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No-Frills Cell Phones Attract Older Users (January 14, 2005)

The Tuka-S (Jiji)
Modern cell phones are a lot more than just phones. In addition to voice calls, they can be used to send e-mail, take photos and videos, navigate the Internet, and even conduct bank transactions. But not everyone is impressed with such a plethora of functions. Japan's cell phone providers have lately been hit with a flood of complaints from people, many of them senior citizens, who say that figuring out how to use the new-fangled devices - even if only to make a simple phone call - has become a daunting challenge. In response, providers have launched models that dispense with complex features and are easy to use.

Voice-Call-Only Phones
The Tuka-S, introduced by the Tu-ka Group of cellular operators, is designed to feel like the utilitarian black telephones of yesteryear. A rarity among modern cell phones, it handles just one job: voice calls. It has a highly streamlined design, and the buttons are large and few in number: a mere 15. Ten of these are numerals, with the remaining five consisting of a sharp, an asterisk, a talk button, an end-call button, and a power button.

The Tuka-S weighs in at just 87 grams, yet it packs plenty of power. Its battery can hold a charge for up to 840 hours (about 35 days) when the handset is in standby, or 240 minutes of talk time. One secret of the battery's longevity is the absence of a liquid crystal display (LCD), which helps to extend battery life to up to double that of conventional cell phones. The Tuka-S sells for under ¥5,000 ($50 at 100 yen to the dollar). Though only released in November, Tu-ka officials say sales are already robust and expect the device to end up a hit.

A company representative explains: "Sales will be reduced due to the fact the handset only does voice calls, resulting in less usage time. But then again, its costs are lower. What's more, the elderly don't terminate their contracts at the rate younger people do. So we expect business in this sector of the market to be good and stable."

Largeness is the main design feature of the Mova F672i (Raku Raku Phone III) and the Foma Raku Raku Phone offered by NTT DoCoMo Inc. The phones have super-sized LCDs, numerals, and buttons, which are both easy to use and easy to see. Another handy feature is the one-touch dial button, which stores frequently called numbers. The latest models even provide voice instructions telling users how to send e-mail from their handsets.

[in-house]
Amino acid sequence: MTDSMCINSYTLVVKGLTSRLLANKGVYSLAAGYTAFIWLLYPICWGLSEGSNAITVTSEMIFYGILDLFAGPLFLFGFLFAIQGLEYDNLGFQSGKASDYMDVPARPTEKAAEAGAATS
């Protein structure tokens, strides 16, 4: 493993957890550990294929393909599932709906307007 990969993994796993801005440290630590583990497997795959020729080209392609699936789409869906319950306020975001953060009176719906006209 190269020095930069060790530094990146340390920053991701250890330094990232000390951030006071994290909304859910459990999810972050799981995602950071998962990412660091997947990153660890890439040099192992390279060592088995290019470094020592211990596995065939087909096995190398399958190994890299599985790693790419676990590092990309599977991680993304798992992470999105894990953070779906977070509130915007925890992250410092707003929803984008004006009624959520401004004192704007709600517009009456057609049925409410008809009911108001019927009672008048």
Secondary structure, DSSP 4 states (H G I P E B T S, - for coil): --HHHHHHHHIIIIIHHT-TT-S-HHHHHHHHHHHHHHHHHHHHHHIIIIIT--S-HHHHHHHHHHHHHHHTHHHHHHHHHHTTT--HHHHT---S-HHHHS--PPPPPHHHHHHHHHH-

Another cell phone provider, Vodafone K.K., is selling models that not only feature large, easy-to-read characters but can also be set up to limit functionality to just the bare essentials, or to just those functions that owners use the most. NEC Corp., on the other hand, is relying on cutting-edge technology to keep its handsets user-friendly. The company has developed a system that enables users to receive operation instructions simply by tilting their handsets toward them. When the user asks for assistance - for example, by saying "I want to send an e-mail" - he or she is connected to a voice-recognition server, and instructions appear automatically on the handset's screen. The company says the technology is nearly ready for commercial use.

Befuddled by Too Many Features
These new lineups tailored to the technically challenged come as Japan's cell-phone market appears to have hit the point of saturation. As of the end of November 2004, there were 84.97 million handsets in use throughout the country, according to the Telecommunications Carriers Association, indicating that fully two out of every three people in Japan were cell-phone users.

It is a market that, at first glance, appears to have little room for further growth. However, the rate of use tapers off in higher age brackets. According to the 2004 White Paper on Information and Communications in Japan produced by the Ministry of Internal Affairs and Communications, more than 80% of people in their twenties and thirties are cell-phone users. But the rate drops to a mere 26.4% among those aged 65-69, 11.4% among those in their seventies, and 4.7% among people in their eighties.

At the same time, the relatively few people who do not own a cell phone are finding it increasingly difficult to make calls while outside of their homes or offices. That is because the number of public pay phones nationwide had plunged to 503,000 as of the end of March 2004, a decrease of 320,000 from the previous year.

As mobile communications continue to proliferate, expect more heated competition among cell phone providers as they try to snag those untapped consumers who want nothing more than a mobile version of their fixed-line phones.

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Copyright (c) 2005 Web Japan. Edited by Japan Echo Inc. based on domestic Japanese news sources. Articles presented here are offered for reference purposes and do not necessarily represent the policy or views of the Japanese Government.

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